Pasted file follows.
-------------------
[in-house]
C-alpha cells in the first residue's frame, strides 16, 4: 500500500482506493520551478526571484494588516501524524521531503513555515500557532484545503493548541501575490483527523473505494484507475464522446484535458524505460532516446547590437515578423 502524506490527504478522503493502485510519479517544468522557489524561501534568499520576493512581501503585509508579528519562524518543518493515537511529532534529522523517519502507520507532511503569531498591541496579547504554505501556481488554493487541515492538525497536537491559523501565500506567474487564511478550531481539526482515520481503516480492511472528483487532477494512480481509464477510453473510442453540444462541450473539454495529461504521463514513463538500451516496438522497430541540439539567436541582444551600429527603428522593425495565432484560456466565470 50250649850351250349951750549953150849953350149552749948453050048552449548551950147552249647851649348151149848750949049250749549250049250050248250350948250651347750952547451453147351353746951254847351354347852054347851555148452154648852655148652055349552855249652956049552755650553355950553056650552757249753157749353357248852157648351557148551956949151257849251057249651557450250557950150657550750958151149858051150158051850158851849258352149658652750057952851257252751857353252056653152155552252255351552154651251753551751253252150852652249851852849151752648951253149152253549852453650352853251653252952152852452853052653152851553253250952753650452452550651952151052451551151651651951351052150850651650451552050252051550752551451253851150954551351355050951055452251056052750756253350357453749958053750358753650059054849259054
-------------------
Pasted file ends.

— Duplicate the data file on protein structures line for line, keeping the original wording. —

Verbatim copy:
[in-house]
C-alpha cells in the first residue's frame, strides 16, 4: 500500500482506493520551478526571484494588516501524524521531503513555515500557532484545503493548541501575490483527523473505494484507475464522446484535458524505460532516446547590437515578423 502524506490527504478522503493502485510519479517544468522557489524561501534568499520576493512581501503585509508579528519562524518543518493515537511529532534529522523517519502507520507532511503569531498591541496579547504554505501556481488554493487541515492538525497536537491559523501565500506567474487564511478550531481539526482515520481503516480492511472528483487532477494512480481509464477510453473510442453540444462541450473539454495529461504521463514513463538500451516496438522497430541540439539567436541582444551600429527603428522593425495565432484560456466565470 50250649850351250349951750549953150849953350149552749948453050048552449548551950147552249647851649348151149848750949049250749549250049250050248250350948250651347750952547451453147351353746951254847351354347852054347851555148452154648852655148652055349552855249652956049552755650553355950553056650552757249753157749353357248852157648351557148551956949151257849251057249651557450250557950150657550750958151149858051150158051850158851849258352149658652750057952851257252751857353252056653152155552252255351552154651251753551751253252150852652249851852849151752648951253149152253549852453650352853251653252952152852452853052653152851553253250952753650452452550651952151052451551151651651951351052150850651650451552050252051550752551451253851150954551351355050951055452251056052750756253350357453749958053750358753650059054849259054